For Tranquility.—But will not our philosophy become thus a tragedy? Will not truth prove the enemy of life, of betterment? A question seems to weigh upon our tongue and yet will not put itself into words: whether one can knowingly remain in the domain of the untruthful? or, if one must, whether, then, death would not be preferable? For there is no longer any ought (Sollen), morality; so far as it is involved "ought," is, through our point of view, as utterly annihilated as religion. Our knowledge can permit only pleasure and pain, benefit and injury, to subsist as motives. But how can these motives be distinguished from the desire for truth? Even they rest upon error (in so far, as already stated, partiality and dislike and their very inaccurate estimates palpably modify our pleasure and our pain). The whole of human life is deeply involved in untruth. [...] I believe the deciding influence, as regards the after-effect of knowledge, will be the temperament of a man; I can, in addition to this after-effect just mentioned, suppose another, by means of which a much simpler life, and one freer from disturbances than the present, could be lived; so that at first the old motives of vehement passion might still have strength, owing to hereditary habit, but they would gradually grow weaker under the influence of purifying knowledge. A man would live, at last, both among men and unto himself, as in the natural state, without praise, reproach, competition, feasting one's eyes, as if it were a play, upon much that formerly inspired dread. One would be rid of the strenuous element, and would no longer feel the goad of the reflection that man is not even [as much as] nature, nor more than nature. To be sure, this requires, as already stated, a good temperament, a fortified, gentle and naturally cheerful soul, a disposition that has no need to be on its guard against its own eccentricities and sudden outbreaks and that in its utterances manifests neither sullenness nor a snarling tone—those familiar, disagreeable characteristics of old dogs and old men that have been a long time chained up. Rather must a man, from whom the ordinary bondages of life have fallen away to so great an extent, so do that he only lives on in order to grow continually in knowledge, and to learn to resign, without envy and without disappointment, much, yes nearly everything, that has value in the eyes of men. He must be content with such a free, fearless soaring above men, manners, laws and traditional estimates of things, as the most desirable of all situations. He will freely share the joy of being in such a situation, and he has, perhaps, nothing else to share—in which renunciation and self-denial really most consist.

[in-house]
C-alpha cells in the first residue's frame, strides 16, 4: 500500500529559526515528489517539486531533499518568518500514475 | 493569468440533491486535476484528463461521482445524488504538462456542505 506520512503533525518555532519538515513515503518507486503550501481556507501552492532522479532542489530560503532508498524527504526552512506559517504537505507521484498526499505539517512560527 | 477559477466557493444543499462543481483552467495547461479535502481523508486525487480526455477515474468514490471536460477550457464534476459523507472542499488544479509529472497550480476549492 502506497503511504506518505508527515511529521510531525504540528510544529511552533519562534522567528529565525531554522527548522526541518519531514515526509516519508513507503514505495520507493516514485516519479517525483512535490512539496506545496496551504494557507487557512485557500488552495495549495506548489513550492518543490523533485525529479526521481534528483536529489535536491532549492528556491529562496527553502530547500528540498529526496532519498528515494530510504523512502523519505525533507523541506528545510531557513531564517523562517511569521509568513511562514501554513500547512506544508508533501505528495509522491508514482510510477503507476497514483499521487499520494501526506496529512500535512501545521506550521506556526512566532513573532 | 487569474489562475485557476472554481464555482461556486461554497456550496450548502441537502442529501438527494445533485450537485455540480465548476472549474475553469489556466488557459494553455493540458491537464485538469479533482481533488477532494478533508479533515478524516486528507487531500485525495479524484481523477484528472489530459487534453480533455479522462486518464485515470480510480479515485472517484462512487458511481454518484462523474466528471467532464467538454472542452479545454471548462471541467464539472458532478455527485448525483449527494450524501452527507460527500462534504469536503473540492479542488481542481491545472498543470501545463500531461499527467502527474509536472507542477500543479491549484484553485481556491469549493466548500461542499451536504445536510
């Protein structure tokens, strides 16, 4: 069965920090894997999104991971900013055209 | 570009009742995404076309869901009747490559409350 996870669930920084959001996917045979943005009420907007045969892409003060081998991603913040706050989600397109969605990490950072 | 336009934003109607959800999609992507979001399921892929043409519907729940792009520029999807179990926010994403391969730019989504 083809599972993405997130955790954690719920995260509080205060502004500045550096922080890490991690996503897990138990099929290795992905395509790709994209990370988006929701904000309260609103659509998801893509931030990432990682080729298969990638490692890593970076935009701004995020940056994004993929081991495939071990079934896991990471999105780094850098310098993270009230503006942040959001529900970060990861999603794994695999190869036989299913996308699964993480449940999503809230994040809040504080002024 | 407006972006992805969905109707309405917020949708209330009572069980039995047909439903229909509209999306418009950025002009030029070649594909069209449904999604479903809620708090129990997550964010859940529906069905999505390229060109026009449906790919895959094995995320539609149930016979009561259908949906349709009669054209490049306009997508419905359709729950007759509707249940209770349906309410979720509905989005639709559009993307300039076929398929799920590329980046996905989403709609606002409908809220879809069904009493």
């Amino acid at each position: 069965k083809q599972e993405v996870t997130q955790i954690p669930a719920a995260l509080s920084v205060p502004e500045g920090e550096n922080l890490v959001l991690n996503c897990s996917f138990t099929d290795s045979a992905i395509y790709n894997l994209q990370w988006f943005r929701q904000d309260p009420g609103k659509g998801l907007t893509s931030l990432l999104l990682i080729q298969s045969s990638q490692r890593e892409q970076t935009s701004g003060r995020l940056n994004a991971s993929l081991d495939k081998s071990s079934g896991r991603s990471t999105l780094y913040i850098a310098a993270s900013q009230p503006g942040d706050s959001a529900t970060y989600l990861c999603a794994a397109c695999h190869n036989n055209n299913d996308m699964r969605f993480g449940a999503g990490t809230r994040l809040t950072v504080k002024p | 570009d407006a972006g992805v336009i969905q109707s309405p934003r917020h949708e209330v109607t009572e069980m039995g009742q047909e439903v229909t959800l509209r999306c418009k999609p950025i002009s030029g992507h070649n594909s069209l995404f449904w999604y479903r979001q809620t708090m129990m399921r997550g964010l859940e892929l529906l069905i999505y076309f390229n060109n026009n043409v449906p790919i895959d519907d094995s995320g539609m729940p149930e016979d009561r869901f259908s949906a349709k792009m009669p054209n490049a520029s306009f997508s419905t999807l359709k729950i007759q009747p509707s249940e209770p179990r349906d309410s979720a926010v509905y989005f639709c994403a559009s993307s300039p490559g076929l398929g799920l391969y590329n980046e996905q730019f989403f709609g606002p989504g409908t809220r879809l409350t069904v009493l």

« After of the ending of absolute values, a life of tranquillity is the only solution (granted a man has the right temperament for it) »

A quote saved on April 5, 2015.


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